Photo Deets: 1/250, f/8, ISO100. I used my brand new 10-22mm super wide angle lens, which I absolutely LOVE! I’ve never used one before and I find the perspective amazing. I am loving what I can do with this lens and I can say with confidence that I’ll be ignoring my other lenses for a while.

I wish I could’ve taken this photo without anyone in it, but it is Boston. A tour bus had also just unloaded a family of about 10-12 people and they were preparing to cross the street to get to the statue of the “Splendid Splinter” there under the signage. So I snapped away as fast as I could with as few people in the scene as I was allowed. I suppose I could have slowed down the shutter and closed down the aperture, but I was traveling and didn’t have a tripod with me.

Until next time,

First Time

My first attempt at street photography. This is a severe crop of the original photo, which is much larger. It contains a two-way street construction sign in the right foreground. It is very prominent and a very bright orange, that, once I viewed it on my ‘puter, I found to be very distracting. I like this comp much better as it is a more accurate depiction of what I remember about the scene, namely the long line of yellow trucks on the left.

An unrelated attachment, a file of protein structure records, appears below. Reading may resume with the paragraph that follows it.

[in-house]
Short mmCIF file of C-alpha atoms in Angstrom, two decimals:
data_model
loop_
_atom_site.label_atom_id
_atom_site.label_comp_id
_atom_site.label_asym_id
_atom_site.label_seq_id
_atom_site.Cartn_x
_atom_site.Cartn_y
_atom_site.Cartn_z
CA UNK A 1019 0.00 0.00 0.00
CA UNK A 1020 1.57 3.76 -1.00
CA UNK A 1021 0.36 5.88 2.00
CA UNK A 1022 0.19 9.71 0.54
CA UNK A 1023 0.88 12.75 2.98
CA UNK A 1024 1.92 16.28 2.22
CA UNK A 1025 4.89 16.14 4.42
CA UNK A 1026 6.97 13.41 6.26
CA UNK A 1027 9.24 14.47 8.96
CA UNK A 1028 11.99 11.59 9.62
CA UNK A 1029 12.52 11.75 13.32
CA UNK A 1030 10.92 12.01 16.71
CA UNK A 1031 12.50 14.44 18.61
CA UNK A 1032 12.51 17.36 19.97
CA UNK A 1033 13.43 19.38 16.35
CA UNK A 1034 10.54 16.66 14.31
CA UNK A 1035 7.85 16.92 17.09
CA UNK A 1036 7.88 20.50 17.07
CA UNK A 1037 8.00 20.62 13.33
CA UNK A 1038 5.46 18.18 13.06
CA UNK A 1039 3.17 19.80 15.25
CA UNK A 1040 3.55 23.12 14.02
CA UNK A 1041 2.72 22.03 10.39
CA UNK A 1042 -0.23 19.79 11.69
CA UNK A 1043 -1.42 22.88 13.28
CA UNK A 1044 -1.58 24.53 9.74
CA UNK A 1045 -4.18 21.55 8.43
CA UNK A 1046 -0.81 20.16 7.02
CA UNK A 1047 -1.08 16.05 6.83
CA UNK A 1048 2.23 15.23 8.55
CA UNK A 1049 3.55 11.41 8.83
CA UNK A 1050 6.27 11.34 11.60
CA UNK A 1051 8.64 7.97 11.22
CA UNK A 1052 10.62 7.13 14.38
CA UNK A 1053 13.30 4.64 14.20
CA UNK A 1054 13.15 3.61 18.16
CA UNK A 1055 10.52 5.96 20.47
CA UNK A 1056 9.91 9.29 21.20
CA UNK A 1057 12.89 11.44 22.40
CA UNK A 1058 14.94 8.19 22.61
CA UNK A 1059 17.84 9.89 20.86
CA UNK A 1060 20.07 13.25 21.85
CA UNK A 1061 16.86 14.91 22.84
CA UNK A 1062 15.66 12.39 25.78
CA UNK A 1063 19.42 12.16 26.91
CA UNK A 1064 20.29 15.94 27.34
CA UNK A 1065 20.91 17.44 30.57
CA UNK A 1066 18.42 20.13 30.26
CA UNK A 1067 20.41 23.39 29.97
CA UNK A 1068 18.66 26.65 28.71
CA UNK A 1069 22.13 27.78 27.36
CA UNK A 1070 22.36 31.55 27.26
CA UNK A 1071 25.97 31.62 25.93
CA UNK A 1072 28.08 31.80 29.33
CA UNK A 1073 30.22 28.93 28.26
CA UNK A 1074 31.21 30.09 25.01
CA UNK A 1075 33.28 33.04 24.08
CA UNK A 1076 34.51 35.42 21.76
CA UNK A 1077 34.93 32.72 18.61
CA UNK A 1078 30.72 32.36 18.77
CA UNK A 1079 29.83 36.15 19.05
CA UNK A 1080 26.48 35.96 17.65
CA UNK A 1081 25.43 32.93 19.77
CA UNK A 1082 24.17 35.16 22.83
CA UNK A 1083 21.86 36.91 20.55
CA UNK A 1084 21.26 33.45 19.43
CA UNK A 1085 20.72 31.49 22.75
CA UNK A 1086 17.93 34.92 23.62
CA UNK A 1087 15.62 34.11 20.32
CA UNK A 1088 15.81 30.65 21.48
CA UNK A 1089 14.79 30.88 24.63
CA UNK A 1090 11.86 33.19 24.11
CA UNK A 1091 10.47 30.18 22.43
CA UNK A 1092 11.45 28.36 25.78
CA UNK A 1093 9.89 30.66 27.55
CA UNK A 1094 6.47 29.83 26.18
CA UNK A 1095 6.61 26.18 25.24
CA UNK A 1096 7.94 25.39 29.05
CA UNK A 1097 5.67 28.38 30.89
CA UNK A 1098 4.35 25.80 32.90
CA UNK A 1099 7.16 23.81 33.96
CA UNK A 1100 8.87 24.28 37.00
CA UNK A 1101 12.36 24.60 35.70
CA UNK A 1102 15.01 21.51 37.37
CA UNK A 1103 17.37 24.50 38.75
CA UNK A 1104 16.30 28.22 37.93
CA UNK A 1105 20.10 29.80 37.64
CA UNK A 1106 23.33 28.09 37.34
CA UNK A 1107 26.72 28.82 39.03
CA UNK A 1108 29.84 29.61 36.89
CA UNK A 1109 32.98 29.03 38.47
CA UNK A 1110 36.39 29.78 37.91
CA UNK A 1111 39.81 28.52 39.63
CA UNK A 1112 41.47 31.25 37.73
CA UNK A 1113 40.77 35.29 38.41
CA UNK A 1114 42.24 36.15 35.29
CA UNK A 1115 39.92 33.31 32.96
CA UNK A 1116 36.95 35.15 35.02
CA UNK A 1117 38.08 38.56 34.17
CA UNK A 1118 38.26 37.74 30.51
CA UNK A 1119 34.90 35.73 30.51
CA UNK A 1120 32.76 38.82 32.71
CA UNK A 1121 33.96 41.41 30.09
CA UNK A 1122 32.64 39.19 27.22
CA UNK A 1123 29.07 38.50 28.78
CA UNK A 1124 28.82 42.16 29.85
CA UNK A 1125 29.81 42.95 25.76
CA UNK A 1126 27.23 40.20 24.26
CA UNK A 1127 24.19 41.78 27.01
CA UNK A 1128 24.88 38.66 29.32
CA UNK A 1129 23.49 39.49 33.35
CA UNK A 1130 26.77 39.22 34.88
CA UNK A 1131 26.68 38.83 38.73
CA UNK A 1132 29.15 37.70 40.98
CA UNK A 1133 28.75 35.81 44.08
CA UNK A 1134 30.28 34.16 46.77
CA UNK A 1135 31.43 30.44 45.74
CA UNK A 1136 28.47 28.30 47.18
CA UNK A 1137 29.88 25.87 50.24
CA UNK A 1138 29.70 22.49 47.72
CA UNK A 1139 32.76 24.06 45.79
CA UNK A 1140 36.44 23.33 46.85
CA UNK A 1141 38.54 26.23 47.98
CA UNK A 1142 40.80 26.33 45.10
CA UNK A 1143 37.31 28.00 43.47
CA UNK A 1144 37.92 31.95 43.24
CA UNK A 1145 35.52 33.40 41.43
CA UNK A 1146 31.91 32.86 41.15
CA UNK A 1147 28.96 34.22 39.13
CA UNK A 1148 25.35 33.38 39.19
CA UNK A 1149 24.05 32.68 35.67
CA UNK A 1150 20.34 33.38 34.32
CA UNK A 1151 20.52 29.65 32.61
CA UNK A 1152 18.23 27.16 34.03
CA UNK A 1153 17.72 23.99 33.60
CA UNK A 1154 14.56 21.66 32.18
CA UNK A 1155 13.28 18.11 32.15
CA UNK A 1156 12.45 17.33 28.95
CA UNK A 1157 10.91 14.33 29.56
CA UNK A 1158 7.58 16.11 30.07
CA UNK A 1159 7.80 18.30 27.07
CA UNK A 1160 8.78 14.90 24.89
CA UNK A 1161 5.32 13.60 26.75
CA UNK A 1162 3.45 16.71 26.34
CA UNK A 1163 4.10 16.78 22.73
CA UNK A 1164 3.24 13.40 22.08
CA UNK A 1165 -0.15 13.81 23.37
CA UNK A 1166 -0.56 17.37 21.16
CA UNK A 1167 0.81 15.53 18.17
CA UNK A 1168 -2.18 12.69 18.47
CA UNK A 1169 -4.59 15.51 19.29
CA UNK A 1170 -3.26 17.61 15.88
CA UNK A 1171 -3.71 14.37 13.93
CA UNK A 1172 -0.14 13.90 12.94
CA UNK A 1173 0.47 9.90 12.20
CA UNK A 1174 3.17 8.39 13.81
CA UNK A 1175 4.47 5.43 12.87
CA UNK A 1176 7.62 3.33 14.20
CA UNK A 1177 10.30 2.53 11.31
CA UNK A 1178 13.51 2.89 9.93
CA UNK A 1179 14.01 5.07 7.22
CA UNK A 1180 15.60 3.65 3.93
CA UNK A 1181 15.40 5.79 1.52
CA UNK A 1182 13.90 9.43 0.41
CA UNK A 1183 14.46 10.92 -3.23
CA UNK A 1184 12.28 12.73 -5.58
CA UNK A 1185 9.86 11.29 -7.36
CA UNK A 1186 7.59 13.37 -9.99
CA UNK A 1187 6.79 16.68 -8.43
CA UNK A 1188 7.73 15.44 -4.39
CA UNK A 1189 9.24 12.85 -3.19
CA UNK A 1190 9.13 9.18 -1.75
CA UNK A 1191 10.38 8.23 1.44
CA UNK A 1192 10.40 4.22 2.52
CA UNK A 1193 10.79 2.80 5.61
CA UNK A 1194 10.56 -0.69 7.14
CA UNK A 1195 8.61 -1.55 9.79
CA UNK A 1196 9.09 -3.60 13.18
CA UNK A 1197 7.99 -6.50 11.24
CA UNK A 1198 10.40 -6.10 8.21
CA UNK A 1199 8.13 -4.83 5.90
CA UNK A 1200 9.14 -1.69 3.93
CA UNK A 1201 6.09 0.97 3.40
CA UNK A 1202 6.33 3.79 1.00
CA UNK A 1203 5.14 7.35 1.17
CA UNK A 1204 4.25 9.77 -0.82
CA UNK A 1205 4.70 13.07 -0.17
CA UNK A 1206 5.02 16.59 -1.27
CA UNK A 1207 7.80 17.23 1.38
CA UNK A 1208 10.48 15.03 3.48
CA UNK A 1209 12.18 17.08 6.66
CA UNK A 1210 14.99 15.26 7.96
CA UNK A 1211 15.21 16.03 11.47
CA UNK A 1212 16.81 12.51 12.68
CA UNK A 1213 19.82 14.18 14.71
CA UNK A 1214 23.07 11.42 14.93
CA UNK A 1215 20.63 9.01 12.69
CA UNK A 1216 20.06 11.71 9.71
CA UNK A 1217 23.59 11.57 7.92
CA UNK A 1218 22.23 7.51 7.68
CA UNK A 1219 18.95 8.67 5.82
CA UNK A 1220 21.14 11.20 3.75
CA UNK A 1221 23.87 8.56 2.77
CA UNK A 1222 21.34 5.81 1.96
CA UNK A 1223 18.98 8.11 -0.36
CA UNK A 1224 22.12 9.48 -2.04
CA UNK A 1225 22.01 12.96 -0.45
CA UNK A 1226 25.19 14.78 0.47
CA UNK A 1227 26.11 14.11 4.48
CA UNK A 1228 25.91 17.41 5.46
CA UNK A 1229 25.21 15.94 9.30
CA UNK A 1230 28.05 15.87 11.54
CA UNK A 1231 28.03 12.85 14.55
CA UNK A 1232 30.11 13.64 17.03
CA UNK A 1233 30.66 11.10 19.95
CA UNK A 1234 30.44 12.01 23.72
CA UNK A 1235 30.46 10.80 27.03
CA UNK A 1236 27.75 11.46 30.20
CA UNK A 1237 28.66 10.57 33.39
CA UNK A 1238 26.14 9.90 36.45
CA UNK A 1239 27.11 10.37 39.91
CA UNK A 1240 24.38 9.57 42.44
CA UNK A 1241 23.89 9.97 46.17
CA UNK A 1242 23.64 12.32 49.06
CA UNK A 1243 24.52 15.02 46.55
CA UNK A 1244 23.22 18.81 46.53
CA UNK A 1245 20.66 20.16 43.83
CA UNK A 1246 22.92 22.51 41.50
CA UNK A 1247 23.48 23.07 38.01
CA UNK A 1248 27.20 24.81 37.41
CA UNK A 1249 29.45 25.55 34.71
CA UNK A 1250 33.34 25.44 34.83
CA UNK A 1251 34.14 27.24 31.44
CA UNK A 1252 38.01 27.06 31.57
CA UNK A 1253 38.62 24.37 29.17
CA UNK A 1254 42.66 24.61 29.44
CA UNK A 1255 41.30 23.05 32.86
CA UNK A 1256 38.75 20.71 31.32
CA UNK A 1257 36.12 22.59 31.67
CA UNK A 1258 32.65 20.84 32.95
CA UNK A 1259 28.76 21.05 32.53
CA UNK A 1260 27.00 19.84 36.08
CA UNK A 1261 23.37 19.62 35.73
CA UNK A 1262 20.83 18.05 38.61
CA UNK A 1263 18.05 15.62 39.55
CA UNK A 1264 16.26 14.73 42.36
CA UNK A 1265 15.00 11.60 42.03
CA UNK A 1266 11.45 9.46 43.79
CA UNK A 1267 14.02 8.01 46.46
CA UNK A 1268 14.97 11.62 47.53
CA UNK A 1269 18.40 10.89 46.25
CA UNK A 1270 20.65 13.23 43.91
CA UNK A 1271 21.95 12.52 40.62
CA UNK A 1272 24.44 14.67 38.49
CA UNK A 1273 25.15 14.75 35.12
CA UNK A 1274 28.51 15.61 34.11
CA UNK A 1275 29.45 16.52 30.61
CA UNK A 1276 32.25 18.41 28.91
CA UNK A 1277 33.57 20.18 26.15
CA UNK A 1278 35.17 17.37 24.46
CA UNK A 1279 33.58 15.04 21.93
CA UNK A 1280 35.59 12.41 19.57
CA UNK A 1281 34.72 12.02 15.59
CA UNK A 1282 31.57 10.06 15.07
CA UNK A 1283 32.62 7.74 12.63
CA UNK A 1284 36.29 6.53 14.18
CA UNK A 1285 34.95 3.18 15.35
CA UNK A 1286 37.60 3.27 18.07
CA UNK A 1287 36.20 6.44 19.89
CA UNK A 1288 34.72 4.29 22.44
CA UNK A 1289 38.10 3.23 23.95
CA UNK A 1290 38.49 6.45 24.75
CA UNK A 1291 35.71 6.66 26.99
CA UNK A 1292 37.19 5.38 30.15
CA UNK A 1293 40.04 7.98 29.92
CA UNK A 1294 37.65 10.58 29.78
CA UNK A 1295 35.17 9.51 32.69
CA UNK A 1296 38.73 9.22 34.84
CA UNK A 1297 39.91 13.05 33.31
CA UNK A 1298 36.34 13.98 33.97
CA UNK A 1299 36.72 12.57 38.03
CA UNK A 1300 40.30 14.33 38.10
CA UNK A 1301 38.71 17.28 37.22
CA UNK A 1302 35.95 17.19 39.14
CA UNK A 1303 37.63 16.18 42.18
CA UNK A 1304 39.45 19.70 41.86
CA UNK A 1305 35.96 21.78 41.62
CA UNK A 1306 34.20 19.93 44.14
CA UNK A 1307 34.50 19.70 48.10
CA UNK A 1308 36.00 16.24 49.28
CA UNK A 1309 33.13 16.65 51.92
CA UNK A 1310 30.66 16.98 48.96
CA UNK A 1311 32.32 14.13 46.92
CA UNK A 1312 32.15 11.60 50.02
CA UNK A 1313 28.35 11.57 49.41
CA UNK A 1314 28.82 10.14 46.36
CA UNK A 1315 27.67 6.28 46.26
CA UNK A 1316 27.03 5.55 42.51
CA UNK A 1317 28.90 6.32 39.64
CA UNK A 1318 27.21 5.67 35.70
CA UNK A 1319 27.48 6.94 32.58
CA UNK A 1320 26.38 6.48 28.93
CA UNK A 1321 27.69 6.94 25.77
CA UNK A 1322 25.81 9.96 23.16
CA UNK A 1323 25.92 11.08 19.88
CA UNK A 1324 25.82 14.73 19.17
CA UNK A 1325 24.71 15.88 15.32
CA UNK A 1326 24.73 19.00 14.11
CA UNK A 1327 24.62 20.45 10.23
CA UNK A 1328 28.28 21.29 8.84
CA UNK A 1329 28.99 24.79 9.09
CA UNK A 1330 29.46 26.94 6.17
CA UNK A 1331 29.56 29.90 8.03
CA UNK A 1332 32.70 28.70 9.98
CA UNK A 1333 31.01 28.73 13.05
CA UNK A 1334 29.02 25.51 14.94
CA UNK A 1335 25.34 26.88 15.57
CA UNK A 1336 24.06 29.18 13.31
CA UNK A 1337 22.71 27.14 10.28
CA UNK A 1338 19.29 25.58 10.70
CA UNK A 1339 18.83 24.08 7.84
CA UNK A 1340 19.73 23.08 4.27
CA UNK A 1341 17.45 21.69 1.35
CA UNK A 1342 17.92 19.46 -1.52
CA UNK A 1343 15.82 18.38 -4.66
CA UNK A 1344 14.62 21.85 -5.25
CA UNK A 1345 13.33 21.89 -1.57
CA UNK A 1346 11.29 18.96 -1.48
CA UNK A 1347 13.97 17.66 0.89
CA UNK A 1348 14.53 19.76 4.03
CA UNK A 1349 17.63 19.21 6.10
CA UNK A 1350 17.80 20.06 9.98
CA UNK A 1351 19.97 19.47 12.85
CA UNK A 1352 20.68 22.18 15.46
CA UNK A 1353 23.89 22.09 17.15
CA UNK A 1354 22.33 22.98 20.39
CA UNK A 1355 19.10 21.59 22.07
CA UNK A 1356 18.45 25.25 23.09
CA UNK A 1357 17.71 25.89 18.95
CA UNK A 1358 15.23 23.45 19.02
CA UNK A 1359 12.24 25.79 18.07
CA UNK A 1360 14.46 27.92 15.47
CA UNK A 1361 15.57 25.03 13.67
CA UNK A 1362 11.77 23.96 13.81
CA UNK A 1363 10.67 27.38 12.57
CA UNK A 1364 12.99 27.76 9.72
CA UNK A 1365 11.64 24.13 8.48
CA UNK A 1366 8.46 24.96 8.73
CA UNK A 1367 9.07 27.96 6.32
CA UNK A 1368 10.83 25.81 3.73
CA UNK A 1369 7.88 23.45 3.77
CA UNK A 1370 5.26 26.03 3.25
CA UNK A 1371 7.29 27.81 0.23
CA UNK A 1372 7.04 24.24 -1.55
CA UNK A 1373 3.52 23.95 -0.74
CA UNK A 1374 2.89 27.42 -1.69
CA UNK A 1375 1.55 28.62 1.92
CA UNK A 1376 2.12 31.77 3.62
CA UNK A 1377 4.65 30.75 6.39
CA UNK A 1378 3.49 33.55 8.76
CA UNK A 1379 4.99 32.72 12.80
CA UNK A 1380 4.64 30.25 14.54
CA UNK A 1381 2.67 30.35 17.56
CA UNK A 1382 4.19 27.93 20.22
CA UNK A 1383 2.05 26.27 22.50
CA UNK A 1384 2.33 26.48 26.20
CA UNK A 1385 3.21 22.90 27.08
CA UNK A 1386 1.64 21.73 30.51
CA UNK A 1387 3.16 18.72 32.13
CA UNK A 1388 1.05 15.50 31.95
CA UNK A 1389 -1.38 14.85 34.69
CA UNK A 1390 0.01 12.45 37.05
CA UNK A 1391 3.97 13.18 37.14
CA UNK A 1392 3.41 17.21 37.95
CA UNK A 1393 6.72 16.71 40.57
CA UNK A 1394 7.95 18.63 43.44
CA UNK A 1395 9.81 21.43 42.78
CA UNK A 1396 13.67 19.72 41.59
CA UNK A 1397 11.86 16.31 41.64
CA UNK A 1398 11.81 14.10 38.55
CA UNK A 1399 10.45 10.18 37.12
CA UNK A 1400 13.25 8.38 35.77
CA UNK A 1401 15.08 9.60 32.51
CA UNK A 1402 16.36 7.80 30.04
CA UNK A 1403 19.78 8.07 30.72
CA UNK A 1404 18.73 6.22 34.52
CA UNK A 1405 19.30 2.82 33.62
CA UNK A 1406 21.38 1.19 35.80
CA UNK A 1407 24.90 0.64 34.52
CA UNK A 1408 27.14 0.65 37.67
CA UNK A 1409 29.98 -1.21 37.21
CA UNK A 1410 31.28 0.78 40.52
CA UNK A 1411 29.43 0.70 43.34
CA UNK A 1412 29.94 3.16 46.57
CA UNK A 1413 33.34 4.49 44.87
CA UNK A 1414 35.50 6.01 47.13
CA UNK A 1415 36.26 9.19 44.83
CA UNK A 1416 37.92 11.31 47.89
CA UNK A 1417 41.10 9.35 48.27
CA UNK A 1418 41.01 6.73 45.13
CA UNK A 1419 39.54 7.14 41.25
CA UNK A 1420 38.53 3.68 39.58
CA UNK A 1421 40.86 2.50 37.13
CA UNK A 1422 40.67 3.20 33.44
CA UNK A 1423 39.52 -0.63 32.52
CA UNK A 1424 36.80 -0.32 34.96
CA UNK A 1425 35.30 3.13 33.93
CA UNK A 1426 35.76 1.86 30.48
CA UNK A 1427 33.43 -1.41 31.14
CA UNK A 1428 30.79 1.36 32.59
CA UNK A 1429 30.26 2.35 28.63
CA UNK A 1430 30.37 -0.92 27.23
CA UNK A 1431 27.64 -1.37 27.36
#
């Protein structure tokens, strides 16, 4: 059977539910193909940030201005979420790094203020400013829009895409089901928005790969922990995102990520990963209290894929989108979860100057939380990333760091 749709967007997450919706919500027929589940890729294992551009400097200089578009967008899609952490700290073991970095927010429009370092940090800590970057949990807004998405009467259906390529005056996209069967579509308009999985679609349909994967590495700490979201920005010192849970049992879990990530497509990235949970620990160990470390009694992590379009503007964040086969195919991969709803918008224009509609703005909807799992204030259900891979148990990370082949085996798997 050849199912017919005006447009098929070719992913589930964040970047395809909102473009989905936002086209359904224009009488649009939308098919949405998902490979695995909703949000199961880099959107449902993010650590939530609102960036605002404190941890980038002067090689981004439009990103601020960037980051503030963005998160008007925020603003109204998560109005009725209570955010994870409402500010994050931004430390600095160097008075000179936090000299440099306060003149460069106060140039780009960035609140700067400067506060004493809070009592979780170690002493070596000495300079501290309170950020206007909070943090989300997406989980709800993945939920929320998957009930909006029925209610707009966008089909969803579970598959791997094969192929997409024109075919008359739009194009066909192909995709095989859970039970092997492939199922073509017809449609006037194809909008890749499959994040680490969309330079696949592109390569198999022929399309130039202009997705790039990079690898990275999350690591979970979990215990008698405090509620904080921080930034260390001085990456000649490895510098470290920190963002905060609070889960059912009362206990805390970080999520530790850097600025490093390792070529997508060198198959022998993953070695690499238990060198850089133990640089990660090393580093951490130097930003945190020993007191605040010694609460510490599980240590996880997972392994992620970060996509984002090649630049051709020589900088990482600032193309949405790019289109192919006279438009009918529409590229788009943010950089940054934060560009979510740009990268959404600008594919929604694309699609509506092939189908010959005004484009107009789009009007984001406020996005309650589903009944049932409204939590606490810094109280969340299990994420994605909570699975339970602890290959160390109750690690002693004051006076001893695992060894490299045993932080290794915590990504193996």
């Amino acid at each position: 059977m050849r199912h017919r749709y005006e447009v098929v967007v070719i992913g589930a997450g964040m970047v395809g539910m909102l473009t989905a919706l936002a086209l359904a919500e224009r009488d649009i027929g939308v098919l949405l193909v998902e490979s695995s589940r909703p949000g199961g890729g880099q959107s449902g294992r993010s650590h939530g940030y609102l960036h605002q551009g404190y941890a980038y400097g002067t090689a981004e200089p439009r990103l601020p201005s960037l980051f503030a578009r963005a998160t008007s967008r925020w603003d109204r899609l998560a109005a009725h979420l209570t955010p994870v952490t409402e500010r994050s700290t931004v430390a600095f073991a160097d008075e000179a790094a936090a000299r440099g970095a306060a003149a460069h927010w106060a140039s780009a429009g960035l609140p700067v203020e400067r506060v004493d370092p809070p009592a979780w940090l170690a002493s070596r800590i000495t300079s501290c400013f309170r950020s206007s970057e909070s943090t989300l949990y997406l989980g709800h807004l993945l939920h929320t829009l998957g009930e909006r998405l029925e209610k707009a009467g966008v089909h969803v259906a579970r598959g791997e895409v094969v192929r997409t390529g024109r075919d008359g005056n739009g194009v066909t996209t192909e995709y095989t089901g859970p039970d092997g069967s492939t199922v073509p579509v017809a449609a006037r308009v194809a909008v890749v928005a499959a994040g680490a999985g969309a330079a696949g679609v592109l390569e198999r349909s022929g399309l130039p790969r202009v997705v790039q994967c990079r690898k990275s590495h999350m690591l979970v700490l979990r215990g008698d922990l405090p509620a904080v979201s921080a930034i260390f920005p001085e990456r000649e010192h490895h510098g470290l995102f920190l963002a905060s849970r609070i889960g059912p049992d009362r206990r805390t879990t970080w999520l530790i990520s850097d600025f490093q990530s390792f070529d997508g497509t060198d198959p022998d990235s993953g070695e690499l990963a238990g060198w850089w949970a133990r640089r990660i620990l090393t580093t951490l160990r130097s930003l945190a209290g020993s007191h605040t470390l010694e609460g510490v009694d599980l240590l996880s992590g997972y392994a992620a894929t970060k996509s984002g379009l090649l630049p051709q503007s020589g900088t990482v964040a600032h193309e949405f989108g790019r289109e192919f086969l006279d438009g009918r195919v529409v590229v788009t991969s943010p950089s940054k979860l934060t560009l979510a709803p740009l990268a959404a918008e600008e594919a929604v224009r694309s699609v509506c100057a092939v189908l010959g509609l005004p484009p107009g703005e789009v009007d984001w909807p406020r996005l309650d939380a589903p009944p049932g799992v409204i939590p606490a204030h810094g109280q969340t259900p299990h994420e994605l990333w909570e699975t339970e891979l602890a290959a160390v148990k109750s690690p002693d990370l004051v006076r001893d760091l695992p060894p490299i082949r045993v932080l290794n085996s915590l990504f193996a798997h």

I found the experience of getting this shot to have a certain energy I’ve never felt before and I’m not sure how to describe it. Certainly I was very self-aware of shooting on the street. There was also some excitement and anxiety as I was being watched by a construction crew who were setting pylons behind me. In fact, two other crew members met with the cone-setters as I was leaving and were clearly discussing why I was there taking photos. All-in-all, it was a fun experience but I’m not sure if street photography is for me. I’ll definitely try it a few more times though, before I make up my mind.

Deets: 50mm, 1/400, f/8, ISO100.

Until next time,

Soccer Sunrise

Took this last June, on an early Sunday morning. I used a P&S. I was trying to get the rays coming through the clouds to be more prominent in the photo, but this was about as good as I could get it. It would’ve been nice if I could have gotten the rays, players, and mow lines more centered, but this was a year ago so there’s no way that thought crossed my mind. The fact that I’m thinking about that now shows that I’m learning. Now I just have to start accomplishing.

I still like the photo.

Deets: Canon A620, 1/1250sec., f/2.8, hand held.

Until next time,